Interdisciplinary Applied Mathematics

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4


ao



192 +





where AD is the Debye length (see equation (7.1) normalized with the tube radius or the channel half-height. This equation is valid for small surface potential, since it is derived from the solution of the Debye-Huckel equation (7.6). In    the    limit    of large Debye    length    (AD    ^ 1),    the    EDL    on    both


sides of the channel (or tube) overlaps, resulting in a parabolic velocity profile for the pure electroosmotic flow. For such cases, equation (7.48) gives ao ^ 48, as expected. For large zeta potential, the effective diffusion coefficients in a tube or a two-dimensional channel have been presented in (Griffiths and Nilson, 2000). Dispersion coefficients for pure electroosmotic flows in various cross-section channels were presented in (Zholkovskij et al., 2003). In a subsequent work, hydrodynamic dispersion for mixed electroosmotic/pressure-driven flows in arbitrary cross-section channels was presented for electric double layers that are much smaller than the channel dimensions (Zholkovskij and Masliyah, 2004). This study was valid for a relatively small contribution of the pressure-driven flow.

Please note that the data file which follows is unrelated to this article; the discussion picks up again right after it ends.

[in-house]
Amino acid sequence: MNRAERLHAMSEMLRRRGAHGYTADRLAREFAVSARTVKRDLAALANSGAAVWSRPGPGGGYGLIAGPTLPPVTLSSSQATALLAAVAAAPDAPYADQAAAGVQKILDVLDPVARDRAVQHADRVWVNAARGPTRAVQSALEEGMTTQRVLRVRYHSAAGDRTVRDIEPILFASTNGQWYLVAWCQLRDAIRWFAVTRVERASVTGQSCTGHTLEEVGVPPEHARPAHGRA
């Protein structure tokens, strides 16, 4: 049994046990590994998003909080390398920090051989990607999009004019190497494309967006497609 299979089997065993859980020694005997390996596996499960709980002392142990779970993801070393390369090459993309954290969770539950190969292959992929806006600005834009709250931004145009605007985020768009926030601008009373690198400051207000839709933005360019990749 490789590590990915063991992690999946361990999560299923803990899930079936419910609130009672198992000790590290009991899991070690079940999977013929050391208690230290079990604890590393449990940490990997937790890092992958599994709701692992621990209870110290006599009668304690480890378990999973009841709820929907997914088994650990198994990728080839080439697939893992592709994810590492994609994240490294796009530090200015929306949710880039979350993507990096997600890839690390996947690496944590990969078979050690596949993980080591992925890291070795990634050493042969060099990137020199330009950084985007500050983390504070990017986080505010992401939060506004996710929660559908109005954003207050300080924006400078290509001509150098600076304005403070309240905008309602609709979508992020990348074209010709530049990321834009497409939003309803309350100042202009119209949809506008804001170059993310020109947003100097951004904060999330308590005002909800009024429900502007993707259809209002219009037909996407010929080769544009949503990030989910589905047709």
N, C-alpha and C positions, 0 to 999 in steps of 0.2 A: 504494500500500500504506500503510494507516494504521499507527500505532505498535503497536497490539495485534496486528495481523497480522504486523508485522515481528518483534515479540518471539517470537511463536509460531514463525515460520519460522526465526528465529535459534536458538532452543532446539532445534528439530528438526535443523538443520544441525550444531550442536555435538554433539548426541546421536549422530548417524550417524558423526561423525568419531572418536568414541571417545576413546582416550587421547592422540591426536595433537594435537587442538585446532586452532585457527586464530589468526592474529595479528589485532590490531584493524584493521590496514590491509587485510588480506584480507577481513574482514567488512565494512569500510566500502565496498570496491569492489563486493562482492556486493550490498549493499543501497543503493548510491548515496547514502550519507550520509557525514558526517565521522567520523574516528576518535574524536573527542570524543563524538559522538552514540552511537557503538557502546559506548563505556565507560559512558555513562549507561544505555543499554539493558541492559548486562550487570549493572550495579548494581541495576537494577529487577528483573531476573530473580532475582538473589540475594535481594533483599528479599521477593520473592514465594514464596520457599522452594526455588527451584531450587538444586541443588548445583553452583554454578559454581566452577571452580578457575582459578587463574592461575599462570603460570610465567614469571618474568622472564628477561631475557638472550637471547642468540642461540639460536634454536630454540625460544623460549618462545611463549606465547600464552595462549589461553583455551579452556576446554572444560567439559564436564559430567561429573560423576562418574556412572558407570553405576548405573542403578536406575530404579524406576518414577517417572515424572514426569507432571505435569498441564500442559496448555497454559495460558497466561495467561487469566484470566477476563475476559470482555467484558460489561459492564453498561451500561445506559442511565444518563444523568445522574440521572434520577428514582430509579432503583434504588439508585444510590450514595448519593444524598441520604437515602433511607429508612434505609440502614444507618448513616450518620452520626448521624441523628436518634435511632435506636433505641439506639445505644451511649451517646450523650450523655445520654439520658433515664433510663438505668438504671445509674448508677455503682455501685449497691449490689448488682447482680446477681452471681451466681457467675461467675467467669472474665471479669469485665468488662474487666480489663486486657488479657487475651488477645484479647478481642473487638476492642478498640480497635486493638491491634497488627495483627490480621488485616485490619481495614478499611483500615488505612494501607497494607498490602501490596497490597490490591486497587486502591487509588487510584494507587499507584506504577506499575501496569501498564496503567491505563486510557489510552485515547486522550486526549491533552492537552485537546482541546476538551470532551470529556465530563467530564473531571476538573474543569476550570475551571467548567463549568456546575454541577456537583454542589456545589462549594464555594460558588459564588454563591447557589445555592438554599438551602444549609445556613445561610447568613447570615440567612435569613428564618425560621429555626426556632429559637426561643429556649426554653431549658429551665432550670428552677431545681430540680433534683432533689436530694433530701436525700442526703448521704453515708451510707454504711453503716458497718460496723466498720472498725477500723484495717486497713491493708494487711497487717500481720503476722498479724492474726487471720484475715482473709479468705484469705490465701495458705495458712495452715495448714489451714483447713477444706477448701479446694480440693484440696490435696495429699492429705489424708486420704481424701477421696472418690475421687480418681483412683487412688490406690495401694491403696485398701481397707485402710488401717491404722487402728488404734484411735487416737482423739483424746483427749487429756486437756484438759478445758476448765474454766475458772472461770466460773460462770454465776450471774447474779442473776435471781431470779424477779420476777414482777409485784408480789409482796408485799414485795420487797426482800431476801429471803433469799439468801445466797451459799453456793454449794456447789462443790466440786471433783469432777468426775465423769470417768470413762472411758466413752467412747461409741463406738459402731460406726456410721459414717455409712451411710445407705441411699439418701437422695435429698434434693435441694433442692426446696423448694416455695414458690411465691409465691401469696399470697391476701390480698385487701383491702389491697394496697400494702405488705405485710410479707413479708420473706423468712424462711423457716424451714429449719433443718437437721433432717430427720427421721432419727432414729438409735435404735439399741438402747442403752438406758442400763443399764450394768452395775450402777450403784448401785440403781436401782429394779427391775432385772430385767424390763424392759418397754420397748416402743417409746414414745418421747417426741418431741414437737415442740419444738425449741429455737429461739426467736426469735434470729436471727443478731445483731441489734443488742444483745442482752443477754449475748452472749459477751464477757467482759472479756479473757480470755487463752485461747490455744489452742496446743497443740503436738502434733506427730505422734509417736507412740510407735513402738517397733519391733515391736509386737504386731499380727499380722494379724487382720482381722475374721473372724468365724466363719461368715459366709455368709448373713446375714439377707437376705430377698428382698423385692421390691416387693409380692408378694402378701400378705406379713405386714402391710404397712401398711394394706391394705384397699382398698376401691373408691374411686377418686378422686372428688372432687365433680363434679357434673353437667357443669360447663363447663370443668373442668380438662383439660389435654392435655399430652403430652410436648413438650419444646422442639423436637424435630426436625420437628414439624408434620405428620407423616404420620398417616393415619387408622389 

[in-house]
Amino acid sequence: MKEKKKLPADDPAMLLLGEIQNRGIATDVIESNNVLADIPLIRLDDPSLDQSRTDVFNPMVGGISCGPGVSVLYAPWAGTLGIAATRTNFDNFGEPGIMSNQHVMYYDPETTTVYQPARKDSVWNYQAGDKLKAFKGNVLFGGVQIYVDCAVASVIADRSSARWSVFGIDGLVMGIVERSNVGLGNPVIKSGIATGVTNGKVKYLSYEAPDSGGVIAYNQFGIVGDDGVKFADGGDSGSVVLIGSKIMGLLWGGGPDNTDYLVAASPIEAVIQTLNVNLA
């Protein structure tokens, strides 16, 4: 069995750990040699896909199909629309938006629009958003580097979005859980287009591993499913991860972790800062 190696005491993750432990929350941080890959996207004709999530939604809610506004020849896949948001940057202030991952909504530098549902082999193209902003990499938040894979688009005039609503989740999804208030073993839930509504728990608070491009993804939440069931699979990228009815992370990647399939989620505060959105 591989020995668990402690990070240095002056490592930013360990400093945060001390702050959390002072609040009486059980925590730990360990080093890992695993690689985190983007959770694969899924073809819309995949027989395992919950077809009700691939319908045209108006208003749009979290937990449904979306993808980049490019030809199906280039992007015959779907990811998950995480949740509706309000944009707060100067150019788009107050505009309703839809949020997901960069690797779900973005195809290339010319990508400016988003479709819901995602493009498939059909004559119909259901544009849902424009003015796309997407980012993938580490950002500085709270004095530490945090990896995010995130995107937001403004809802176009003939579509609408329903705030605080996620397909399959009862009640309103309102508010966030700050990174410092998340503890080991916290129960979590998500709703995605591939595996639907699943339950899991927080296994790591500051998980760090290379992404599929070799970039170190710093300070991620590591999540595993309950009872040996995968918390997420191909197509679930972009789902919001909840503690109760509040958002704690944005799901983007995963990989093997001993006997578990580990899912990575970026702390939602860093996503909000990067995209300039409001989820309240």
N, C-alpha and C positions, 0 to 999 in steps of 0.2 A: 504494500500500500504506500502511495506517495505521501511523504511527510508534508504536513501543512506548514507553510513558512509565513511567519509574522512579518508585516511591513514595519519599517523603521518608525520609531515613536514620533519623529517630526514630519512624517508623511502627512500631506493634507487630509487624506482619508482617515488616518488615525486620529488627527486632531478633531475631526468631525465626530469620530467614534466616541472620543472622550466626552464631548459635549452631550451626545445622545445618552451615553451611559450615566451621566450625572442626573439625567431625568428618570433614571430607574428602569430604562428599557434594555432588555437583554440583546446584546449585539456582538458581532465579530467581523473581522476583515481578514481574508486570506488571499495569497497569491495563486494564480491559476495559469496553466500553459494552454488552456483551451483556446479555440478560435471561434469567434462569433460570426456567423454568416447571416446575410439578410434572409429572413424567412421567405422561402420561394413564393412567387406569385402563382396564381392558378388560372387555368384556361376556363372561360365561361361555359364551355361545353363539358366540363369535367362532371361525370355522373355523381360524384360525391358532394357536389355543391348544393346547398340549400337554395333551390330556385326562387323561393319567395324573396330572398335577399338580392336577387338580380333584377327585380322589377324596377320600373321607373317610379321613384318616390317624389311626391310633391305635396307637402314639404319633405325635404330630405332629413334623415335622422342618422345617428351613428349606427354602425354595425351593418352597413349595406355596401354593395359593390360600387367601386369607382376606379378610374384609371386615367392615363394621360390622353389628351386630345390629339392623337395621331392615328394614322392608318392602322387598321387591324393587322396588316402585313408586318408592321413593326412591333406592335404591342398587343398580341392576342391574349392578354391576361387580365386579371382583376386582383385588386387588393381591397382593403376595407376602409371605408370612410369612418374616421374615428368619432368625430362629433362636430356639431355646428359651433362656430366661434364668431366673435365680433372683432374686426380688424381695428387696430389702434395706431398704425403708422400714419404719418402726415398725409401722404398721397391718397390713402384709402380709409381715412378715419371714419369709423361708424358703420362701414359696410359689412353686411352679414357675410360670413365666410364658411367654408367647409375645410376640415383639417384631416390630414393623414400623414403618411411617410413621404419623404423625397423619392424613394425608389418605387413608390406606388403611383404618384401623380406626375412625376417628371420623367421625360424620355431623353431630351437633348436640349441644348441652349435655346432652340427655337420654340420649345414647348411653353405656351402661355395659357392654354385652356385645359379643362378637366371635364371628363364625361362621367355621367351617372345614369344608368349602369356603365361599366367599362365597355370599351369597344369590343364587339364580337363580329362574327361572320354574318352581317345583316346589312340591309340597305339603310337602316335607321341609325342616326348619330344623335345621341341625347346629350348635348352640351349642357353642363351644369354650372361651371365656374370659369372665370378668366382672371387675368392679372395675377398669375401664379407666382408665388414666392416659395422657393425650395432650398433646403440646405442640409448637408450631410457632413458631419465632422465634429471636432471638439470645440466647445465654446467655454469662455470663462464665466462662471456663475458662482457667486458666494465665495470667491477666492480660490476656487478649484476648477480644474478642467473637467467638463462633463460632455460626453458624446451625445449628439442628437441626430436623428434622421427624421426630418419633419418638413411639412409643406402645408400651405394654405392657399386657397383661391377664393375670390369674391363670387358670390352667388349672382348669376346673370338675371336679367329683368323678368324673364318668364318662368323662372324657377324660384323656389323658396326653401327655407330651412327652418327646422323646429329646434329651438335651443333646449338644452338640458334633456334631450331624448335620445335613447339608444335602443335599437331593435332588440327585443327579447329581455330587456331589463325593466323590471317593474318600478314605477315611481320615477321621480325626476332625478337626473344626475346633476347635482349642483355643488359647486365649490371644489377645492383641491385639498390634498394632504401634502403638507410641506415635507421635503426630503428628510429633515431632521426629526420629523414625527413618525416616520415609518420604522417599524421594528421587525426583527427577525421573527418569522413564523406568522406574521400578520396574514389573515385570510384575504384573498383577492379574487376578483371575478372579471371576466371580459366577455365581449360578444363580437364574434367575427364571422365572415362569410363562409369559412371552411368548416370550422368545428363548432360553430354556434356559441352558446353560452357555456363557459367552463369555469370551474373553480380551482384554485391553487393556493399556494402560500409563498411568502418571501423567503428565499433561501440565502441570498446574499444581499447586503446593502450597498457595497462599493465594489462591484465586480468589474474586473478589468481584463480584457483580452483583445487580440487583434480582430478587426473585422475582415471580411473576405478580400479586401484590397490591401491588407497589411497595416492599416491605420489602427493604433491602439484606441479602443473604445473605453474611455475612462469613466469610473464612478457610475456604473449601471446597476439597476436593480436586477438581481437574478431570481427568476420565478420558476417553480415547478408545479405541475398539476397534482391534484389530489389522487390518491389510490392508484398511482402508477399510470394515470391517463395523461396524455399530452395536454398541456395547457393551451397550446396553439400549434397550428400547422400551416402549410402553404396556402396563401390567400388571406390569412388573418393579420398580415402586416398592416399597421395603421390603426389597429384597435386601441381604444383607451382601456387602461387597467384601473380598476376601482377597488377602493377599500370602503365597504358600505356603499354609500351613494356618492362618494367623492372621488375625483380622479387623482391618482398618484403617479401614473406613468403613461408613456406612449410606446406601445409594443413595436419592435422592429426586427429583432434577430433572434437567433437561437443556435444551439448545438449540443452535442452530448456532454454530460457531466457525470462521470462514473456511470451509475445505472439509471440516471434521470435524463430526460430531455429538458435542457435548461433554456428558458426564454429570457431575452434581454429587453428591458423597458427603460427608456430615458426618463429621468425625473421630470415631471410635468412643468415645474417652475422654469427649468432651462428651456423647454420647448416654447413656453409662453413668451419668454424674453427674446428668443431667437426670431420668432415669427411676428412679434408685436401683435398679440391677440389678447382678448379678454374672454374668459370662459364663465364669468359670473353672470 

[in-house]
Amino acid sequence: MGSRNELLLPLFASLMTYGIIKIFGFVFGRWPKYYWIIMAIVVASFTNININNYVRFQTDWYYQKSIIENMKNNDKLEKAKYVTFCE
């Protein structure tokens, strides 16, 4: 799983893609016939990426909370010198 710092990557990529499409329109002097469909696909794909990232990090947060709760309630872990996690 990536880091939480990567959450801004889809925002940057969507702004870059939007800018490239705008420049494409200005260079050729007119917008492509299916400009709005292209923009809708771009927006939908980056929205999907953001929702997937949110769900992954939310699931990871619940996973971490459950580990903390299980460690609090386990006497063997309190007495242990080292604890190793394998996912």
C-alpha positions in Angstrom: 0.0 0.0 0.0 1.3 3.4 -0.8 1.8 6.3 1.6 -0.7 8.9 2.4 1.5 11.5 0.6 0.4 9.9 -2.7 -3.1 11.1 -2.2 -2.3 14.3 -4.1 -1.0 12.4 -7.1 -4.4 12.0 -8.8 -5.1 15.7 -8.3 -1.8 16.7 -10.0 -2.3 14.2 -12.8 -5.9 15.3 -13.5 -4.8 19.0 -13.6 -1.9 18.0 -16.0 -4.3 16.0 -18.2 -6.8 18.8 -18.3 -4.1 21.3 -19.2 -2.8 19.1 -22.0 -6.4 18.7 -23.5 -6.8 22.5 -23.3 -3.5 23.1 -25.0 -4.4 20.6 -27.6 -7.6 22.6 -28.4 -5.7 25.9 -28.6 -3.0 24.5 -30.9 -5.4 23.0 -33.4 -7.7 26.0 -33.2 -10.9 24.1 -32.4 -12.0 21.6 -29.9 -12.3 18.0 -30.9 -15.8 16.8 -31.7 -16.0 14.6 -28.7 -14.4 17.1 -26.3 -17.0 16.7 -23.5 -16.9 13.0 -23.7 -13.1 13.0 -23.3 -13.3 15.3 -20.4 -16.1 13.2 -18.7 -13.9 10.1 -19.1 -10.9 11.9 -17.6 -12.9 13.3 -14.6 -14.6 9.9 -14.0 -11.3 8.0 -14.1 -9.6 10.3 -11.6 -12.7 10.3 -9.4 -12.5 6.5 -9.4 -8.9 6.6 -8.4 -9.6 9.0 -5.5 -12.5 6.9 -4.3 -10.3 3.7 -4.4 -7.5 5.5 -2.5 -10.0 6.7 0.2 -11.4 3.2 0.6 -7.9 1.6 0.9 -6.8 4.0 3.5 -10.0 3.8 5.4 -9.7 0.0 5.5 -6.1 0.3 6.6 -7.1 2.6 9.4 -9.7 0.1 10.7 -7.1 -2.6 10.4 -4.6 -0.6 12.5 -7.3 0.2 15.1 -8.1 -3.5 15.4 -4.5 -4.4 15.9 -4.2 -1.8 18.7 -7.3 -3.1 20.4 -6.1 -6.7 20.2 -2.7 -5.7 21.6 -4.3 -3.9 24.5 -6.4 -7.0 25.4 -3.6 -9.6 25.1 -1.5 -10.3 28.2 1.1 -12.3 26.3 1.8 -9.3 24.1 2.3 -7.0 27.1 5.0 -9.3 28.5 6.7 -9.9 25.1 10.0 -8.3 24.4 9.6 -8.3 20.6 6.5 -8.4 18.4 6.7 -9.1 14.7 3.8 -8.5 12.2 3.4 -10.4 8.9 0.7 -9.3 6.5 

In Figure 7.23, we demonstrate electrophoretic transport under mixed electroosmotic and pressure-driven flow conditions. The electrochemical conditions for this case are identical to those presented in Figure 7.22, with the exception of the favorable pressure gradient imposed on the bulk flow by regulating the channel flowrate. We have deliberately increased the mass flowrate    in    the    channel by a factor    of    two.    Analysis    of    the    electroos


motic flow for mixed electroomostic/pressure-driven flows was presented in Section 7.4.2. In Figure 7.23, we show snapshots of sample contours at various times. Although the initial sample distribution was uniform across the channel, due to the mixed electroosmotic/pressure-driven flow, the sample distribution across the channel quickly becomes parabolic. This parabolic profile is constantly stretched as the material points move with different streamwise velocities. Hence, Taylor dispersion effects are dominant for this flow. Here    we must    note    that    in addition    to the    convective    transport    due    to

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